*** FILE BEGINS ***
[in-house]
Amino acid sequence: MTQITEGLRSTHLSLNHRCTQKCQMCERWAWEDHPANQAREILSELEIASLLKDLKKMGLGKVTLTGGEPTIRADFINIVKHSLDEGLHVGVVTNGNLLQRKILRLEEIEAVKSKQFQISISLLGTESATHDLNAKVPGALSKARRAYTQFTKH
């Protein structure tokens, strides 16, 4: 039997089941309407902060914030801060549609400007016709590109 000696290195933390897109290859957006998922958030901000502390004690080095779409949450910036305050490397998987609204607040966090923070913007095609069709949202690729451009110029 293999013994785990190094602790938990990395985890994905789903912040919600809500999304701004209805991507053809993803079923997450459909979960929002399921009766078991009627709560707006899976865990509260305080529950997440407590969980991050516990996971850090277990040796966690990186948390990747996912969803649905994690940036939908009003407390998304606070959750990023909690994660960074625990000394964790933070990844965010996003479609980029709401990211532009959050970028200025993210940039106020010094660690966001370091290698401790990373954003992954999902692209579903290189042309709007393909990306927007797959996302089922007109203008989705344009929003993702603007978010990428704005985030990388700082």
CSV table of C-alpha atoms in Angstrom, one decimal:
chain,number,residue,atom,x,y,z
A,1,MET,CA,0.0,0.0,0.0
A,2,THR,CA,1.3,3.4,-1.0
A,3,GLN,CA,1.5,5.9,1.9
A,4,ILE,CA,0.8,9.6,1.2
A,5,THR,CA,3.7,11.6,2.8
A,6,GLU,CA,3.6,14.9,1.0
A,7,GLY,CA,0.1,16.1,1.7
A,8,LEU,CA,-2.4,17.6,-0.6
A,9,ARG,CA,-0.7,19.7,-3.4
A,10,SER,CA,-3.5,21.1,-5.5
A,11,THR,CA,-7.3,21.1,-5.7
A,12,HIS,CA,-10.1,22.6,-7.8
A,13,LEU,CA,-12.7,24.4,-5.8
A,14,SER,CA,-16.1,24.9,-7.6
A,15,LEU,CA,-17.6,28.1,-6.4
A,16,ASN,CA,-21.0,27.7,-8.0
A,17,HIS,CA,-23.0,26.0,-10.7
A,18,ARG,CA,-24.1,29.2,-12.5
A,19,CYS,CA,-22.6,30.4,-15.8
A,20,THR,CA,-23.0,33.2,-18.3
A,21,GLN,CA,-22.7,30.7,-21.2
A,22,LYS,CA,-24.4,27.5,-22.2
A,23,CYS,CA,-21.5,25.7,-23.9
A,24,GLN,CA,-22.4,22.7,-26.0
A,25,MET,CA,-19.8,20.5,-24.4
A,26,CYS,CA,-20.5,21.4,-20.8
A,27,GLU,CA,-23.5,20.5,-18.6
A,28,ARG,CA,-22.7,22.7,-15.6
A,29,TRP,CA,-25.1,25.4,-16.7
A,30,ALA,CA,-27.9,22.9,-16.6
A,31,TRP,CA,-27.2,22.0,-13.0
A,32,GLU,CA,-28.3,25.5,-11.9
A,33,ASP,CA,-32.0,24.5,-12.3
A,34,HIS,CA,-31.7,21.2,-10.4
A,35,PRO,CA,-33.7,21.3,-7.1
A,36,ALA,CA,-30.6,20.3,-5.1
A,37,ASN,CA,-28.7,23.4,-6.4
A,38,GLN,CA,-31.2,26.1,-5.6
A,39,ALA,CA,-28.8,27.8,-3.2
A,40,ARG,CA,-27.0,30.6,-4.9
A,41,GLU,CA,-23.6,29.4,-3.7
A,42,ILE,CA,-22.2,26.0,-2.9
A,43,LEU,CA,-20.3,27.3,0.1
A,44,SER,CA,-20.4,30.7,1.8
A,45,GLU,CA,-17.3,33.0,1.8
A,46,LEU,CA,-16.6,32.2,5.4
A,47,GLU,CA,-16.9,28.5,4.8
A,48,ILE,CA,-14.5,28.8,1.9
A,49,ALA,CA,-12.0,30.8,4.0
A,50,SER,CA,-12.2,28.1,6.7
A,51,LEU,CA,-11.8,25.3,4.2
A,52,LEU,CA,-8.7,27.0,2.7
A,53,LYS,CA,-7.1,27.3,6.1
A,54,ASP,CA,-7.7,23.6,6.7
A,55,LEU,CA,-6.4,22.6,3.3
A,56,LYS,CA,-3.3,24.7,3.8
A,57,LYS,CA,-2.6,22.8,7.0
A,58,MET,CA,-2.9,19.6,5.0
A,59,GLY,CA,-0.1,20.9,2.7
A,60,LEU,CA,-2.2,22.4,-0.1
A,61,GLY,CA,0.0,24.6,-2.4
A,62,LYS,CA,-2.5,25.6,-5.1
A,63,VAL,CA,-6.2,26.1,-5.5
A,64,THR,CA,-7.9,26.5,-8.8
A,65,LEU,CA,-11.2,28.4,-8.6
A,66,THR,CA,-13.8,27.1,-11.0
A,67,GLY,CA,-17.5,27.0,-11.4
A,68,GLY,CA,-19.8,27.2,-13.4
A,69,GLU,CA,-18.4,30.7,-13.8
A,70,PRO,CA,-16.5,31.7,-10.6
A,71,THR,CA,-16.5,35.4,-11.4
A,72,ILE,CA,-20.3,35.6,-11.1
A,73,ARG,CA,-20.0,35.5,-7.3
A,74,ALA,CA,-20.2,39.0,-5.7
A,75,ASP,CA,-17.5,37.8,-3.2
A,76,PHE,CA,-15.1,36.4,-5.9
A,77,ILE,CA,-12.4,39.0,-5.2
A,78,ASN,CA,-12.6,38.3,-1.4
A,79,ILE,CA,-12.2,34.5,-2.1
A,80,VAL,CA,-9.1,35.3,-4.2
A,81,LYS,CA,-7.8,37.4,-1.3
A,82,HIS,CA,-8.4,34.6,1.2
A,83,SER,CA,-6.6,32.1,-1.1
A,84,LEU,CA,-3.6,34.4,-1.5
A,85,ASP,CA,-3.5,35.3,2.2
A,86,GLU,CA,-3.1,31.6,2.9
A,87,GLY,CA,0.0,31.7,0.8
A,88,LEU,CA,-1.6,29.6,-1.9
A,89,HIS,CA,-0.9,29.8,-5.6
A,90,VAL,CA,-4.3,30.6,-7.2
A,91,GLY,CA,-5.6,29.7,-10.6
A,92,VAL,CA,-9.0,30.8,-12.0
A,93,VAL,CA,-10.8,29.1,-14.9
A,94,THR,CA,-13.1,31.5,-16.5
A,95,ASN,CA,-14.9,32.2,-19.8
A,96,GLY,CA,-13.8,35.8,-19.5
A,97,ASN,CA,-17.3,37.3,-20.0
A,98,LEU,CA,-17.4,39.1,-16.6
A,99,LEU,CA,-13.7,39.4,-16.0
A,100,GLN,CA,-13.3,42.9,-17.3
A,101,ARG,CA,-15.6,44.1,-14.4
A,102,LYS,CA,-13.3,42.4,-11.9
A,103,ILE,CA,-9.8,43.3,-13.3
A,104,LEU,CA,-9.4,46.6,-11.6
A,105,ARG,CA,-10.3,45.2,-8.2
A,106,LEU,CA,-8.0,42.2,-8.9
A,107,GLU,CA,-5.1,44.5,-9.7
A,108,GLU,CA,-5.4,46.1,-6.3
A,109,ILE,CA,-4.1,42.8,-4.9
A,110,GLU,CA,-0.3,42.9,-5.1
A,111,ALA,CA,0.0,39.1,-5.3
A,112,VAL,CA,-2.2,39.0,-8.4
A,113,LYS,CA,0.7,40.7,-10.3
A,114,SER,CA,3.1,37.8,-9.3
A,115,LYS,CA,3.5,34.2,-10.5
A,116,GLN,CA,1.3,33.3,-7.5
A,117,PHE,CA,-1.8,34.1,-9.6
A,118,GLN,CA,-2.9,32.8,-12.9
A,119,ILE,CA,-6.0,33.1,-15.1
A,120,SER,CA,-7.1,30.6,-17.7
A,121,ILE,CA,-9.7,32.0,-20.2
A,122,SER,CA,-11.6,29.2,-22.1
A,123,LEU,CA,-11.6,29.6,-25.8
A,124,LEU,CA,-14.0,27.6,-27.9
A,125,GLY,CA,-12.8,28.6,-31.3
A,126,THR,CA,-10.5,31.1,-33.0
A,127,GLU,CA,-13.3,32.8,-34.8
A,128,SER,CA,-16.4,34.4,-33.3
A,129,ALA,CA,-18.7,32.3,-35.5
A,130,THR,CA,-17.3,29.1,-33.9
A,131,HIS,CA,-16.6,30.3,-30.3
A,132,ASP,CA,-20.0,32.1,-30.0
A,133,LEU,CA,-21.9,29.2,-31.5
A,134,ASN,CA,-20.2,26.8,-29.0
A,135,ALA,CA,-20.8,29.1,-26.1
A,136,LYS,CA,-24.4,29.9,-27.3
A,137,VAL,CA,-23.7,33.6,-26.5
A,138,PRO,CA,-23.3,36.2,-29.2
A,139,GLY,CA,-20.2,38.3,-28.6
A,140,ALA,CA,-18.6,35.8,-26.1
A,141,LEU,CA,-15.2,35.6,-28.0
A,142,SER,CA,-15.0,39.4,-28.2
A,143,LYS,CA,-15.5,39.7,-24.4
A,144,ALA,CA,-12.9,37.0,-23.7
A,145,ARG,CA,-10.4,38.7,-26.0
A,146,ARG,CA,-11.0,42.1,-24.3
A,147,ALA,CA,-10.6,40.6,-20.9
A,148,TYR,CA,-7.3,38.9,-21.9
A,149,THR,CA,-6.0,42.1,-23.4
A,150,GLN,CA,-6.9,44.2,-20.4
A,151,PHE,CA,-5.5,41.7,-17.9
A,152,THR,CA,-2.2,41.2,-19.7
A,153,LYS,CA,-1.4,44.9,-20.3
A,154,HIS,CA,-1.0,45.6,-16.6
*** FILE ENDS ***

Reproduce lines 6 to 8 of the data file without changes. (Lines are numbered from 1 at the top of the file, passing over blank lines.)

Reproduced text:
A,1,MET,CA,0.0,0.0,0.0
A,2,THR,CA,1.3,3.4,-1.0
A,3,GLN,CA,1.5,5.9,1.9